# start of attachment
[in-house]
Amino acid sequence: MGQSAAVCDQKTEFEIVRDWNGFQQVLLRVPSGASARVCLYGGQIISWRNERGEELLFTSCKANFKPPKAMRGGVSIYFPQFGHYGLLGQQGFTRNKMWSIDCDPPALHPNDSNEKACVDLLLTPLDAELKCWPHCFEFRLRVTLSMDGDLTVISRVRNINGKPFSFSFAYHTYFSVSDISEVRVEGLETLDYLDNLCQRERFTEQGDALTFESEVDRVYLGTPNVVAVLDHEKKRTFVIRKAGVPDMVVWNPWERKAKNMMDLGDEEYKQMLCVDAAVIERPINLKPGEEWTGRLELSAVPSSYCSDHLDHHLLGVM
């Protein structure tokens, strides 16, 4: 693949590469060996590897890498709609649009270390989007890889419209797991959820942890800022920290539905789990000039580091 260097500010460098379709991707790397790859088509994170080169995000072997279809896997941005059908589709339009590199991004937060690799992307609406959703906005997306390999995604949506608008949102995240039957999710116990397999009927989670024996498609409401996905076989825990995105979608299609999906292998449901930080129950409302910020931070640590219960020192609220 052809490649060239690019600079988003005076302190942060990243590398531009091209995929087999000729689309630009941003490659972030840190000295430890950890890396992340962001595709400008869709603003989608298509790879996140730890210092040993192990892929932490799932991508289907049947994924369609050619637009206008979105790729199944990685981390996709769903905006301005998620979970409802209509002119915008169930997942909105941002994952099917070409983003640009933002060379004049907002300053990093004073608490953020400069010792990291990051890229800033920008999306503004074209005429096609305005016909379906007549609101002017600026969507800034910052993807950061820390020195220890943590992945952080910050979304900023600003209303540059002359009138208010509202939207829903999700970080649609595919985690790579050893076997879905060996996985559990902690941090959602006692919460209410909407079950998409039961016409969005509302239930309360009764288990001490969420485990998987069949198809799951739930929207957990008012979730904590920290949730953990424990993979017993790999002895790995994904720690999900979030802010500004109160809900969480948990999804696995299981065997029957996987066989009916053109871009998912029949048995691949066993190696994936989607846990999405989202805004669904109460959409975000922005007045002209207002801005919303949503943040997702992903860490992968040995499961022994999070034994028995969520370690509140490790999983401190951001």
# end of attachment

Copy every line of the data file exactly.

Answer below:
[in-house]
Amino acid sequence: MGQSAAVCDQKTEFEIVRDWNGFQQVLLRVPSGASARVCLYGGQIISWRNERGEELLFTSCKANFKPPKAMRGGVSIYFPQFGHYGLLGQQGFTRNKMWSIDCDPPALHPNDSNEKACVDLLLTPLDAELKCWPHCFEFRLRVTLSMDGDLTVISRVRNINGKPFSFSFAYHTYFSVSDISEVRVEGLETLDYLDNLCQRERFTEQGDALTFESEVDRVYLGTPNVVAVLDHEKKRTFVIRKAGVPDMVVWNPWERKAKNMMDLGDEEYKQMLCVDAAVIERPINLKPGEEWTGRLELSAVPSSYCSDHLDHHLLGVM
């Protein structure tokens, strides 16, 4: 693949590469060996590897890498709609649009270390989007890889419209797991959820942890800022920290539905789990000039580091 260097500010460098379709991707790397790859088509994170080169995000072997279809896997941005059908589709339009590199991004937060690799992307609406959703906005997306390999995604949506608008949102995240039957999710116990397999009927989670024996498609409401996905076989825990995105979608299609999906292998449901930080129950409302910020931070640590219960020192609220 052809490649060239690019600079988003005076302190942060990243590398531009091209995929087999000729689309630009941003490659972030840190000295430890950890890396992340962001595709400008869709603003989608298509790879996140730890210092040993192990892929932490799932991508289907049947994924369609050619637009206008979105790729199944990685981390996709769903905006301005998620979970409802209509002119915008169930997942909105941002994952099917070409983003640009933002060379004049907002300053990093004073608490953020400069010792990291990051890229800033920008999306503004074209005429096609305005016909379906007549609101002017600026969507800034910052993807950061820390020195220890943590992945952080910050979304900023600003209303540059002359009138208010509202939207829903999700970080649609595919985690790579050893076997879905060996996985559990902690941090959602006692919460209410909407079950998409039961016409969005509302239930309360009764288990001490969420485990998987069949198809799951739930929207957990008012979730904590920290949730953990424990993979017993790999002895790995994904720690999900979030802010500004109160809900969480948990999804696995299981065997029957996987066989009916053109871009998912029949048995691949066993190696994936989607846990999405989202805004669904109460959409975000922005007045002209207002801005919303949503943040997702992903860490992968040995499961022994999070034994028995969520370690509140490790999983401190951001």